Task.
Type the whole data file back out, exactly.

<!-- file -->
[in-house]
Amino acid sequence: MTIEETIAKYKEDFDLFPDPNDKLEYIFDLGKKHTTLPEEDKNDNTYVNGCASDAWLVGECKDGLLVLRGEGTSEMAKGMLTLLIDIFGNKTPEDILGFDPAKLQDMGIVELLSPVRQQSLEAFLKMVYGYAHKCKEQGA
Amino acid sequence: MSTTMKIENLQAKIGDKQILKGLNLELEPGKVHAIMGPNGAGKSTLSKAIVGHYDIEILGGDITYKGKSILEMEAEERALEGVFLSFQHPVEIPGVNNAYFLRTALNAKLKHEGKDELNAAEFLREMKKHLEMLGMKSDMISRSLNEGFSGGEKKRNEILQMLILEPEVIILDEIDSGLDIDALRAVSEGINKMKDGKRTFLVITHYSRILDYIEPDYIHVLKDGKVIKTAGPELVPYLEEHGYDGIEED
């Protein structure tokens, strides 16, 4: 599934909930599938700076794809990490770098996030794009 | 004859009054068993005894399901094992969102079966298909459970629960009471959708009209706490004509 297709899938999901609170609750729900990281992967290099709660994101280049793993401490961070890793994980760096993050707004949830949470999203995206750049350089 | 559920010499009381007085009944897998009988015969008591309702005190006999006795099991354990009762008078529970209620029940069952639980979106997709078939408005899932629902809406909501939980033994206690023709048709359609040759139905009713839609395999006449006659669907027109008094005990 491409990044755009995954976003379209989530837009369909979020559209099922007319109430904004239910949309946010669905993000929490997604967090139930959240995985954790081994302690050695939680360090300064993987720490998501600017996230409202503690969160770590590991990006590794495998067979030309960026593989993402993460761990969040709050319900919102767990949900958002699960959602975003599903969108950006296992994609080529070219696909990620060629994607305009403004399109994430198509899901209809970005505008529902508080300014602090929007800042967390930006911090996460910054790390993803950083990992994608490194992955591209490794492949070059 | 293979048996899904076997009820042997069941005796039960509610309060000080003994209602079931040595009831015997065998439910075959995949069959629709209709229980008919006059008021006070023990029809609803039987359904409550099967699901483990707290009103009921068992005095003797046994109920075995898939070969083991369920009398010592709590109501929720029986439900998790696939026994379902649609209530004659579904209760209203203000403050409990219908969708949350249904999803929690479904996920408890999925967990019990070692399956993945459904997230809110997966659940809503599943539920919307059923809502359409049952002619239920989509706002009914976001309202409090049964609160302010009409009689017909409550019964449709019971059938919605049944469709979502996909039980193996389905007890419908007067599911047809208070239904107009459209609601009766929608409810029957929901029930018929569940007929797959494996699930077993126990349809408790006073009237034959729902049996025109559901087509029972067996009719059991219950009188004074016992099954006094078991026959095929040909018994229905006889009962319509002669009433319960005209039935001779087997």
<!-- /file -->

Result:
[in-house]
Amino acid sequence: MTIEETIAKYKEDFDLFPDPNDKLEYIFDLGKKHTTLPEEDKNDNTYVNGCASDAWLVGECKDGLLVLRGEGTSEMAKGMLTLLIDIFGNKTPEDILGFDPAKLQDMGIVELLSPVRQQSLEAFLKMVYGYAHKCKEQGA
Amino acid sequence: MSTTMKIENLQAKIGDKQILKGLNLELEPGKVHAIMGPNGAGKSTLSKAIVGHYDIEILGGDITYKGKSILEMEAEERALEGVFLSFQHPVEIPGVNNAYFLRTALNAKLKHEGKDELNAAEFLREMKKHLEMLGMKSDMISRSLNEGFSGGEKKRNEILQMLILEPEVIILDEIDSGLDIDALRAVSEGINKMKDGKRTFLVITHYSRILDYIEPDYIHVLKDGKVIKTAGPELVPYLEEHGYDGIEED
């Protein structure tokens, strides 16, 4: 599934909930599938700076794809990490770098996030794009 | 004859009054068993005894399901094992969102079966298909459970629960009471959708009209706490004509 297709899938999901609170609750729900990281992967290099709660994101280049793993401490961070890793994980760096993050707004949830949470999203995206750049350089 | 559920010499009381007085009944897998009988015969008591309702005190006999006795099991354990009762008078529970209620029940069952639980979106997709078939408005899932629902809406909501939980033994206690023709048709359609040759139905009713839609395999006449006659669907027109008094005990 491409990044755009995954976003379209989530837009369909979020559209099922007319109430904004239910949309946010669905993000929490997604967090139930959240995985954790081994302690050695939680360090300064993987720490998501600017996230409202503690969160770590590991990006590794495998067979030309960026593989993402993460761990969040709050319900919102767990949900958002699960959602975003599903969108950006296992994609080529070219696909990620060629994607305009403004399109994430198509899901209809970005505008529902508080300014602090929007800042967390930006911090996460910054790390993803950083990992994608490194992955591209490794492949070059 | 293979048996899904076997009820042997069941005796039960509610309060000080003994209602079931040595009831015997065998439910075959995949069959629709209709229980008919006059008021006070023990029809609803039987359904409550099967699901483990707290009103009921068992005095003797046994109920075995898939070969083991369920009398010592709590109501929720029986439900998790696939026994379902649609209530004659579904209760209203203000403050409990219908969708949350249904999803929690479904996920408890999925967990019990070692399956993945459904997230809110997966659940809503599943539920919307059923809502359409049952002619239920989509706002009914976001309202409090049964609160302010009409009689017909409550019964449709019971059938919605049944469709979502996909039980193996389905007890419908007067599911047809208070239904107009459209609601009766929608409810029957929901029930018929569940007929797959494996699930077993126990349809408790006073009237034959729902049996025109559901087509029972067996009719059991219950009188004074016992099954006094078991026959095929040909018994229905006889009962319509002669009433319960005209039935001779087997």